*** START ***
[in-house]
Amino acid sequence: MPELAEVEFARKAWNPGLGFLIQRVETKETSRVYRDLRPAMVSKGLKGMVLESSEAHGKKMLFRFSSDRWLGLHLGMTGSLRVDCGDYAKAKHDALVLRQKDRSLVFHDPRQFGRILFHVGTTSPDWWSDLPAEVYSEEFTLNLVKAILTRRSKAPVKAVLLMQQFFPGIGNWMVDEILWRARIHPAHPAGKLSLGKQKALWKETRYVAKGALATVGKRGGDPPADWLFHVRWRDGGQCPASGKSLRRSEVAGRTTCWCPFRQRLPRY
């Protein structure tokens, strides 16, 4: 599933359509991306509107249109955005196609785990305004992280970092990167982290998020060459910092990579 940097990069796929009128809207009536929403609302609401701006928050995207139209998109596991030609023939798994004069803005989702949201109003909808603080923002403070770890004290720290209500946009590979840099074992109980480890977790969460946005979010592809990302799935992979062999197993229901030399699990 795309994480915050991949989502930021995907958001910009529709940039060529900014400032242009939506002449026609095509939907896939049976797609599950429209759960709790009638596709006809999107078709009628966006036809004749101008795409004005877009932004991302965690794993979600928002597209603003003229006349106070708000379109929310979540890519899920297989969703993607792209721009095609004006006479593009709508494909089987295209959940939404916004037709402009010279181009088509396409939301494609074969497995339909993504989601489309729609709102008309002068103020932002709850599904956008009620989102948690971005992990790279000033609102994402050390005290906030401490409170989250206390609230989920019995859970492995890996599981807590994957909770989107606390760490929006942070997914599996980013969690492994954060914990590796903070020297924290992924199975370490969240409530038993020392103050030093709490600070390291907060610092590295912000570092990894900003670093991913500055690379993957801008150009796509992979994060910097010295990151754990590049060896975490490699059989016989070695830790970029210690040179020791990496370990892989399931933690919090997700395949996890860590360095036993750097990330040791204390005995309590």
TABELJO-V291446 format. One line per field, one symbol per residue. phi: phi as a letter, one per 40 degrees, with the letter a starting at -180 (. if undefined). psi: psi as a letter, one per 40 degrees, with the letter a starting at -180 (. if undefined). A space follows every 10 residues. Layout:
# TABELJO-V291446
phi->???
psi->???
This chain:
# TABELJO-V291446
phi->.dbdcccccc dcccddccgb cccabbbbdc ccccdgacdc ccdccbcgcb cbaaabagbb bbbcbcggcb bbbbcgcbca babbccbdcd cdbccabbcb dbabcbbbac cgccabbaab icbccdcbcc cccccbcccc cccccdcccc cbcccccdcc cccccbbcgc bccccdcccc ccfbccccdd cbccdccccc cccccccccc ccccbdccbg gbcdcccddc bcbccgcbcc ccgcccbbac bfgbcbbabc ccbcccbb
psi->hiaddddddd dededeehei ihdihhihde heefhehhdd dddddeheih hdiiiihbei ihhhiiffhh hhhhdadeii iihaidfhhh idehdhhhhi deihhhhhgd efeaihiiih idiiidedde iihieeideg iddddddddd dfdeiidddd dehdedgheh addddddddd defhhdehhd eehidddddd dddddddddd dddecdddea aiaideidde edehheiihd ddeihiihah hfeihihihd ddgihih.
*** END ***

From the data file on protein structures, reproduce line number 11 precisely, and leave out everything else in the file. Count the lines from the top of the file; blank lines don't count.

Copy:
psi->hiaddddddd dededeehei ihdihhihde heefhehhdd dddddeheih hdiiiihbei ihhhiiffhh hhhhdadeii iihaidfhhh idehdhhhhi deihhhhhgd efeaihiiih idiiidedde iihieeideg iddddddddd dfdeiidddd dehdedgheh addddddddd defhhdehhd eehidddddd dddddddddd dddecdddea aiaideidde edehheiihd ddeihiihah hfeihihihd ddgihih.